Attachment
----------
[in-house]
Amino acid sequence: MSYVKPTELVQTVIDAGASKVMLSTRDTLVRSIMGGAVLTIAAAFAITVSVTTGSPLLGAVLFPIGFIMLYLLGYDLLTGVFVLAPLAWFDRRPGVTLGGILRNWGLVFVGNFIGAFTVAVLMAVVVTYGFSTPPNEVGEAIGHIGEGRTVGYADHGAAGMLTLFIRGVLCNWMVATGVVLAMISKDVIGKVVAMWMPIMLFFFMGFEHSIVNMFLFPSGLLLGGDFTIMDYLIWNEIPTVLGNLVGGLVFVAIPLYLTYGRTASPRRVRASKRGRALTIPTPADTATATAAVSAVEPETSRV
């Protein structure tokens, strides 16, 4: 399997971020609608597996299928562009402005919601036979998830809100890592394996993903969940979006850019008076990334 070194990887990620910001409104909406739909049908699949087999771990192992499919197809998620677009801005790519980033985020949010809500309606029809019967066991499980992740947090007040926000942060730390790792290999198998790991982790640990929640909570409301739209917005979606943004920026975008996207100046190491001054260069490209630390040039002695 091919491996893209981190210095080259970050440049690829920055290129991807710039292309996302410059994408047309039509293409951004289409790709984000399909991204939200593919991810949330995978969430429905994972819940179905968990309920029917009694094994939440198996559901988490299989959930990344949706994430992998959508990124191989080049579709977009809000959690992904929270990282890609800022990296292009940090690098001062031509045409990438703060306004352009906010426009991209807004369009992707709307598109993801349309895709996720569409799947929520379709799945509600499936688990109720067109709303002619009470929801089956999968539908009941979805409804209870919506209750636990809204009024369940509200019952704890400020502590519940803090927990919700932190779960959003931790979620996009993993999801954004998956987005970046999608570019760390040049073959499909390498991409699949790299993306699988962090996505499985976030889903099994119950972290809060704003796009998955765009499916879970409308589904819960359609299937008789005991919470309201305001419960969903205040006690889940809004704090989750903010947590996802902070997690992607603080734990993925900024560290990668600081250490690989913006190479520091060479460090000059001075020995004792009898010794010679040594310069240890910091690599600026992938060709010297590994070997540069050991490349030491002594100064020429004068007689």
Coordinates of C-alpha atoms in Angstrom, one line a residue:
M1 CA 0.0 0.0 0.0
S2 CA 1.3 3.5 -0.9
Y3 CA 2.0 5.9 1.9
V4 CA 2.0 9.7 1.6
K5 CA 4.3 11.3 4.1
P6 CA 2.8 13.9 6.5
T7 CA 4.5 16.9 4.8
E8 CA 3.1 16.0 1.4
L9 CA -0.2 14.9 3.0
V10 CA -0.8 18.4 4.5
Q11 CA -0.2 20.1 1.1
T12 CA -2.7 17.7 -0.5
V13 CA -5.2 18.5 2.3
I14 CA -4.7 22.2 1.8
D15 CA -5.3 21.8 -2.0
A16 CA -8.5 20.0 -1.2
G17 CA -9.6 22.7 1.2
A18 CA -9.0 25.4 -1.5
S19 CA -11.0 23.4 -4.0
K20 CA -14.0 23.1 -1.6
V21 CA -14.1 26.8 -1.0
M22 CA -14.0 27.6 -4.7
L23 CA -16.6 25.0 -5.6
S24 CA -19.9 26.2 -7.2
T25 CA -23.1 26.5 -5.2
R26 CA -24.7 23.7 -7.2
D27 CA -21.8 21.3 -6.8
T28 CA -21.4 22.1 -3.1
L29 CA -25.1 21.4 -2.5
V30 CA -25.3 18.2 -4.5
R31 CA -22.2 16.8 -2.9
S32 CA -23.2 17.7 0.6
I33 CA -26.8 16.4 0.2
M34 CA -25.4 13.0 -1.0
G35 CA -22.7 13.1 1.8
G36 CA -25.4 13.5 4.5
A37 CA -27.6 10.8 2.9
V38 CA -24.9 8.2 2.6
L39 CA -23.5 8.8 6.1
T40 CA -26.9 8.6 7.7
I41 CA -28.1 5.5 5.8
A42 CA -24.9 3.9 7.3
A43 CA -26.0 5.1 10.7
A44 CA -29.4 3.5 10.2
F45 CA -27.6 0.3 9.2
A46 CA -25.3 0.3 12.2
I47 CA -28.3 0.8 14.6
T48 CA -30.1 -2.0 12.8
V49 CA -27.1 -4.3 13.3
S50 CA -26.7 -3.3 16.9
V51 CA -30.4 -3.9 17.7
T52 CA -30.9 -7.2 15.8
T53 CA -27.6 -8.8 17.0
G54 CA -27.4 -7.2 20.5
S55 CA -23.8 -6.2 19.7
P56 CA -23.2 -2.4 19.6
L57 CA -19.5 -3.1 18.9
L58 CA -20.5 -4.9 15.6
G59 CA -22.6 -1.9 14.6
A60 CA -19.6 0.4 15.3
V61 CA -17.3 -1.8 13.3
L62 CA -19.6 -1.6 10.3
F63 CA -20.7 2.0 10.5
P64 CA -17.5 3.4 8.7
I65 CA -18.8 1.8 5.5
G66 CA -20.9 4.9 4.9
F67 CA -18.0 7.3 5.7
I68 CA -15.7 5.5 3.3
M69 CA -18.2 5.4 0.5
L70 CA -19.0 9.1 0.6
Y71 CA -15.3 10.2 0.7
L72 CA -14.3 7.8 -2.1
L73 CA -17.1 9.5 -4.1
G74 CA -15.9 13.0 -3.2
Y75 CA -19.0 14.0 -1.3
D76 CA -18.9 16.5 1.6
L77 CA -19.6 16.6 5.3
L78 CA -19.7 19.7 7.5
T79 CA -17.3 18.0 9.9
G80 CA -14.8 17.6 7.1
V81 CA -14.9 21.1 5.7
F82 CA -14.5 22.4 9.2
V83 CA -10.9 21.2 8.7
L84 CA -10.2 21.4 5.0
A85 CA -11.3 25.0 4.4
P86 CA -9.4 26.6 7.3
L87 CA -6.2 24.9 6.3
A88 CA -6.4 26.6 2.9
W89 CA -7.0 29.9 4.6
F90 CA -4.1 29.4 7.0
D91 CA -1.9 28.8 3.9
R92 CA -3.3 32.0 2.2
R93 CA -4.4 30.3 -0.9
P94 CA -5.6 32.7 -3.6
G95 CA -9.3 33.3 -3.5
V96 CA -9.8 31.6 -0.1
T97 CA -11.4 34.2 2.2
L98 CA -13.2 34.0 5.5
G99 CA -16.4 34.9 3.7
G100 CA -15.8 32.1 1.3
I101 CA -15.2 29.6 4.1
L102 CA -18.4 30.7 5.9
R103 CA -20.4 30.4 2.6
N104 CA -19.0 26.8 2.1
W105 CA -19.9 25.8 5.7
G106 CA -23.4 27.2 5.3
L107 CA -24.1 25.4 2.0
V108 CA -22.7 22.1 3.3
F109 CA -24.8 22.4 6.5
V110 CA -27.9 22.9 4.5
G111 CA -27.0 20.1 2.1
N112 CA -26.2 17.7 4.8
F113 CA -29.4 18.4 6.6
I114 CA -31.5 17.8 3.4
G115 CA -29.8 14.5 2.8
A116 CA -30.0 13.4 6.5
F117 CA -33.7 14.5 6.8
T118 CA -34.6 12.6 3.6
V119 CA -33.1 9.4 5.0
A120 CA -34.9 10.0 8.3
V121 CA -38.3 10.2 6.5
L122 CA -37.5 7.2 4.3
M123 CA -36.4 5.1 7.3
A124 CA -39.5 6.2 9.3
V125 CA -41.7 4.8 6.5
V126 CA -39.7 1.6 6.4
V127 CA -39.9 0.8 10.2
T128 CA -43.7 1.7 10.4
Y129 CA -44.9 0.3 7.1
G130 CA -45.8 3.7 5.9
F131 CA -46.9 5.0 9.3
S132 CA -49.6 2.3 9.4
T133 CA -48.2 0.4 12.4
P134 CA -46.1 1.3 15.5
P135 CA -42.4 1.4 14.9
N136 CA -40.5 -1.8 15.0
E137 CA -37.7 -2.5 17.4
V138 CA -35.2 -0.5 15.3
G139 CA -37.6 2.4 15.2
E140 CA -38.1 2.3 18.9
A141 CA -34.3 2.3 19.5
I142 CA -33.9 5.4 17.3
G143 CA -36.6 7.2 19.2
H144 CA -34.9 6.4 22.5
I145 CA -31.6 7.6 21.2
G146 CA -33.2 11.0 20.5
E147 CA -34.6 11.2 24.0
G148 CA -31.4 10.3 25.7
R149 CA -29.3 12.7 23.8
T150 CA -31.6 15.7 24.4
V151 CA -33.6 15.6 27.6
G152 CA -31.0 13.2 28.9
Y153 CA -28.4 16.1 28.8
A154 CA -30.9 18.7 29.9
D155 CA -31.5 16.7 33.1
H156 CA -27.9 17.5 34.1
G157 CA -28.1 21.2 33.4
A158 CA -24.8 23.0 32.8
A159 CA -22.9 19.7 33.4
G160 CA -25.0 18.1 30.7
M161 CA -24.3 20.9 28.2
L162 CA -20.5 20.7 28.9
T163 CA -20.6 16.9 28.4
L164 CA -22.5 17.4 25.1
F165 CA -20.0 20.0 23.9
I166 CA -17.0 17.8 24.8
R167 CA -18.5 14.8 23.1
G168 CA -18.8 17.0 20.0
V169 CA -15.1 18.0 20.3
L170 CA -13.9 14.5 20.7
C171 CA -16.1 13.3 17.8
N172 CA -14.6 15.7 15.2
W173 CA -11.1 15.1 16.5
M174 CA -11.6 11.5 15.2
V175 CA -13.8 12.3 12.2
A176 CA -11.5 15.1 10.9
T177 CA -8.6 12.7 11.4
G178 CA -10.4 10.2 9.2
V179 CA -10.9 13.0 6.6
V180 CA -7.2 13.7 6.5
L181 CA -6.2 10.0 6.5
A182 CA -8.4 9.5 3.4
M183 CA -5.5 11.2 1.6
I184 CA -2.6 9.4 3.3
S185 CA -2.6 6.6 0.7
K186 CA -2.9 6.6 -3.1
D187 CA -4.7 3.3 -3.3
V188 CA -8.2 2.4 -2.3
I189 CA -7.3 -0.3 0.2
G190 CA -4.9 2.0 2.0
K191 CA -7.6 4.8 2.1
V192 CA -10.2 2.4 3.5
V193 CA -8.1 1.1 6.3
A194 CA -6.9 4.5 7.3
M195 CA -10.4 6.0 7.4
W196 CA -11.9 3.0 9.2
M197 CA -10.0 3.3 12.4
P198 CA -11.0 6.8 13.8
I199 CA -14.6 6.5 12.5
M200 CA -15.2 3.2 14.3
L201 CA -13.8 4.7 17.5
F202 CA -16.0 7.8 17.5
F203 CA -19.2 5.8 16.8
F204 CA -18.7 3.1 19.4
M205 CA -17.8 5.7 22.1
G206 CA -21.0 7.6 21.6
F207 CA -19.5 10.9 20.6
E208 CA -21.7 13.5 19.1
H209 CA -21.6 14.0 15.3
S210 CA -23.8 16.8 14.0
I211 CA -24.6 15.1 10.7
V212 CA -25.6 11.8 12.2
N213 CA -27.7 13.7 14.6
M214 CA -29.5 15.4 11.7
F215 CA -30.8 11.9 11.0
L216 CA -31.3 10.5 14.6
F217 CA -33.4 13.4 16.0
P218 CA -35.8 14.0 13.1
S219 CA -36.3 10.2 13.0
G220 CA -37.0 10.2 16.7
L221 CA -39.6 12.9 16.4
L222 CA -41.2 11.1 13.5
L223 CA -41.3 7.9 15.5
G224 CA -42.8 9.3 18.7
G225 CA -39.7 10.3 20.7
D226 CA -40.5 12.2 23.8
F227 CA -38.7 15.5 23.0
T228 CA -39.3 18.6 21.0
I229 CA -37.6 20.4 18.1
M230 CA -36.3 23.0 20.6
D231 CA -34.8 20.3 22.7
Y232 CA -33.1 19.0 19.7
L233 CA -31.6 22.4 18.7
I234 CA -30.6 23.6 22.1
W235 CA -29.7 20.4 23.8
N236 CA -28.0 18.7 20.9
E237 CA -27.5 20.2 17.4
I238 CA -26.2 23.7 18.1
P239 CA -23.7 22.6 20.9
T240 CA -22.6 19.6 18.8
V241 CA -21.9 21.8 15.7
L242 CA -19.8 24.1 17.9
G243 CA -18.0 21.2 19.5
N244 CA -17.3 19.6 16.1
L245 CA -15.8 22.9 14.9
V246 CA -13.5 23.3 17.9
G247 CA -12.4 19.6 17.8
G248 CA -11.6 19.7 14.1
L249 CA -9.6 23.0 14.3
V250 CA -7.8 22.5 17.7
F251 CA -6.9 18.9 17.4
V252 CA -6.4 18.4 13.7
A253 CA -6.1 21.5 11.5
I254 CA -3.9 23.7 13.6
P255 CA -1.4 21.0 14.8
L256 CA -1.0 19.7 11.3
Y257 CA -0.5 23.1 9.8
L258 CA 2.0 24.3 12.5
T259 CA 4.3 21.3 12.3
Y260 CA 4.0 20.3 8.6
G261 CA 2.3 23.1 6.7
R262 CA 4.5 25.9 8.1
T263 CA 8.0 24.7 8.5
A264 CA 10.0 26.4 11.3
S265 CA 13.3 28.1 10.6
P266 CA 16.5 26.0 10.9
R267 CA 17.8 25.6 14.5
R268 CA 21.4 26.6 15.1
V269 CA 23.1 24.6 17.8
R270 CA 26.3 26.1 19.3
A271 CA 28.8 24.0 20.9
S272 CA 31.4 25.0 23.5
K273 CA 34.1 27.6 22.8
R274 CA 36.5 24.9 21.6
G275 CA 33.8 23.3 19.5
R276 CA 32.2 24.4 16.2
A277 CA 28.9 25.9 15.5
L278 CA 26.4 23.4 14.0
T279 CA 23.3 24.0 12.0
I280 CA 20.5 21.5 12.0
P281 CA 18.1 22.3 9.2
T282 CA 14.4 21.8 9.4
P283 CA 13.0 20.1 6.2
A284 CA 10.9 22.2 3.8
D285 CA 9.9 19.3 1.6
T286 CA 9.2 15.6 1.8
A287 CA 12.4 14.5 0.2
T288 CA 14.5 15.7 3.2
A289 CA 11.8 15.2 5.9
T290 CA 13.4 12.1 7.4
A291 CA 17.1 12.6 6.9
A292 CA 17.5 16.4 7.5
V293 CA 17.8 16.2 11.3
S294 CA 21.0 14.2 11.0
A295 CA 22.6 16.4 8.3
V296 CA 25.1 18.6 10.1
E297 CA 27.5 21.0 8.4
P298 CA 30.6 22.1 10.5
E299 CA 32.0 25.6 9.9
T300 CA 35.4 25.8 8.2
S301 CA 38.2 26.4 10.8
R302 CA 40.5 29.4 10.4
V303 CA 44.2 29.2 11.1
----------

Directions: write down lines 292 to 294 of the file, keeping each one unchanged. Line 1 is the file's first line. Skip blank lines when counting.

T288 CA 14.5 15.7 3.2
A289 CA 11.8 15.2 5.9
T290 CA 13.4 12.1 7.4